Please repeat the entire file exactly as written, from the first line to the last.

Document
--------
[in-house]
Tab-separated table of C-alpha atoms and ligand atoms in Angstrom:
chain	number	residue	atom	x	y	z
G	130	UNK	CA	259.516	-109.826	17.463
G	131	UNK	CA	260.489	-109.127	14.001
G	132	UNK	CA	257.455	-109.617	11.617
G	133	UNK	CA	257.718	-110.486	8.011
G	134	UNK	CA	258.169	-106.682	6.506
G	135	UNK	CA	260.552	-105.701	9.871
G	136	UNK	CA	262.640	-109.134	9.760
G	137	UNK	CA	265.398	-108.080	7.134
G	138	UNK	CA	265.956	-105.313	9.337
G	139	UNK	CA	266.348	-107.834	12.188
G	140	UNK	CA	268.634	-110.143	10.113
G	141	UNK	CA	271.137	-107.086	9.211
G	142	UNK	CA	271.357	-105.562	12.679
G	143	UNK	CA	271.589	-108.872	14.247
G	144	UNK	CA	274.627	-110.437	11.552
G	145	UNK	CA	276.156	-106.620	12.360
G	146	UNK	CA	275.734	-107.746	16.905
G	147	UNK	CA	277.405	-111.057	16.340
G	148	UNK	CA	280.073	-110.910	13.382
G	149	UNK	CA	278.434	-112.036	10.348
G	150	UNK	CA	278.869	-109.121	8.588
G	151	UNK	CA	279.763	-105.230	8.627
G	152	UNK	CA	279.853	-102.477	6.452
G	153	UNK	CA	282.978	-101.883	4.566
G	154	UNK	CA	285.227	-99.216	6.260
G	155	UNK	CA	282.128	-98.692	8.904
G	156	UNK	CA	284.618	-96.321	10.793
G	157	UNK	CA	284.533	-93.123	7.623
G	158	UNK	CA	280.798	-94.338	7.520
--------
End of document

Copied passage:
[in-house]
Tab-separated table of C-alpha atoms and ligand atoms in Angstrom:
chain	number	residue	atom	x	y	z
G	130	UNK	CA	259.516	-109.826	17.463
G	131	UNK	CA	260.489	-109.127	14.001
G	132	UNK	CA	257.455	-109.617	11.617
G	133	UNK	CA	257.718	-110.486	8.011
G	134	UNK	CA	258.169	-106.682	6.506
G	135	UNK	CA	260.552	-105.701	9.871
G	136	UNK	CA	262.640	-109.134	9.760
G	137	UNK	CA	265.398	-108.080	7.134
G	138	UNK	CA	265.956	-105.313	9.337
G	139	UNK	CA	266.348	-107.834	12.188
G	140	UNK	CA	268.634	-110.143	10.113
G	141	UNK	CA	271.137	-107.086	9.211
G	142	UNK	CA	271.357	-105.562	12.679
G	143	UNK	CA	271.589	-108.872	14.247
G	144	UNK	CA	274.627	-110.437	11.552
G	145	UNK	CA	276.156	-106.620	12.360
G	146	UNK	CA	275.734	-107.746	16.905
G	147	UNK	CA	277.405	-111.057	16.340
G	148	UNK	CA	280.073	-110.910	13.382
G	149	UNK	CA	278.434	-112.036	10.348
G	150	UNK	CA	278.869	-109.121	8.588
G	151	UNK	CA	279.763	-105.230	8.627
G	152	UNK	CA	279.853	-102.477	6.452
G	153	UNK	CA	282.978	-101.883	4.566
G	154	UNK	CA	285.227	-99.216	6.260
G	155	UNK	CA	282.128	-98.692	8.904
G	156	UNK	CA	284.618	-96.321	10.793
G	157	UNK	CA	284.533	-93.123	7.623
G	158	UNK	CA	280.798	-94.338	7.520